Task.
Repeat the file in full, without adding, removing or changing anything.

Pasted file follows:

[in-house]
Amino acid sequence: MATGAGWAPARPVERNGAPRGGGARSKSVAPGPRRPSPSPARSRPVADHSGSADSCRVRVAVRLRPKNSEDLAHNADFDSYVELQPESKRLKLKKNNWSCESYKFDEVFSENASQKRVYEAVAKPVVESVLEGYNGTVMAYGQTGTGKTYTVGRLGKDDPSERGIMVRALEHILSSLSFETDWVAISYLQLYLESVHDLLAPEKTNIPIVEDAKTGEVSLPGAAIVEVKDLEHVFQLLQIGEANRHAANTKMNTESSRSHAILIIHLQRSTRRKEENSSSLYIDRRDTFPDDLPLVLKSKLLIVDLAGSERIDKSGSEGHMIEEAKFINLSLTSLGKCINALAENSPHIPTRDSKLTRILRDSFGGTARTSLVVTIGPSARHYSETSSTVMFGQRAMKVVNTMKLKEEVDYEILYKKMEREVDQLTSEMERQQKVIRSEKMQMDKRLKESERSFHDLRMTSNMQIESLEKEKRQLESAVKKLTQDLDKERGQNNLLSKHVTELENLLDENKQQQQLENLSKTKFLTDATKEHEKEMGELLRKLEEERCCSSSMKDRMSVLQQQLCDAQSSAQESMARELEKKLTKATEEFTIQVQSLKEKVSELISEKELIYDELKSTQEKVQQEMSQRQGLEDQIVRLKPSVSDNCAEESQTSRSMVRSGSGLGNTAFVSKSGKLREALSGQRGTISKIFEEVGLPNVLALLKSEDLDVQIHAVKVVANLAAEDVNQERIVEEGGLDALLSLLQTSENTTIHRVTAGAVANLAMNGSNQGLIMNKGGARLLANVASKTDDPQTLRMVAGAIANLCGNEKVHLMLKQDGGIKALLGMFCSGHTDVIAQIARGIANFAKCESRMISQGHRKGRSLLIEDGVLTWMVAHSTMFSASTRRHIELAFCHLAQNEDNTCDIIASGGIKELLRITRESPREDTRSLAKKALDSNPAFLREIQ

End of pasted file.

[in-house]
Amino acid sequence: MATGAGWAPARPVERNGAPRGGGARSKSVAPGPRRPSPSPARSRPVADHSGSADSCRVRVAVRLRPKNSEDLAHNADFDSYVELQPESKRLKLKKNNWSCESYKFDEVFSENASQKRVYEAVAKPVVESVLEGYNGTVMAYGQTGTGKTYTVGRLGKDDPSERGIMVRALEHILSSLSFETDWVAISYLQLYLESVHDLLAPEKTNIPIVEDAKTGEVSLPGAAIVEVKDLEHVFQLLQIGEANRHAANTKMNTESSRSHAILIIHLQRSTRRKEENSSSLYIDRRDTFPDDLPLVLKSKLLIVDLAGSERIDKSGSEGHMIEEAKFINLSLTSLGKCINALAENSPHIPTRDSKLTRILRDSFGGTARTSLVVTIGPSARHYSETSSTVMFGQRAMKVVNTMKLKEEVDYEILYKKMEREVDQLTSEMERQQKVIRSEKMQMDKRLKESERSFHDLRMTSNMQIESLEKEKRQLESAVKKLTQDLDKERGQNNLLSKHVTELENLLDENKQQQQLENLSKTKFLTDATKEHEKEMGELLRKLEEERCCSSSMKDRMSVLQQQLCDAQSSAQESMARELEKKLTKATEEFTIQVQSLKEKVSELISEKELIYDELKSTQEKVQQEMSQRQGLEDQIVRLKPSVSDNCAEESQTSRSMVRSGSGLGNTAFVSKSGKLREALSGQRGTISKIFEEVGLPNVLALLKSEDLDVQIHAVKVVANLAAEDVNQERIVEEGGLDALLSLLQTSENTTIHRVTAGAVANLAMNGSNQGLIMNKGGARLLANVASKTDDPQTLRMVAGAIANLCGNEKVHLMLKQDGGIKALLGMFCSGHTDVIAQIARGIANFAKCESRMISQGHRKGRSLLIEDGVLTWMVAHSTMFSASTRRHIELAFCHLAQNEDNTCDIIASGGIKELLRITRESPREDTRSLAKKALDSNPAFLREIQ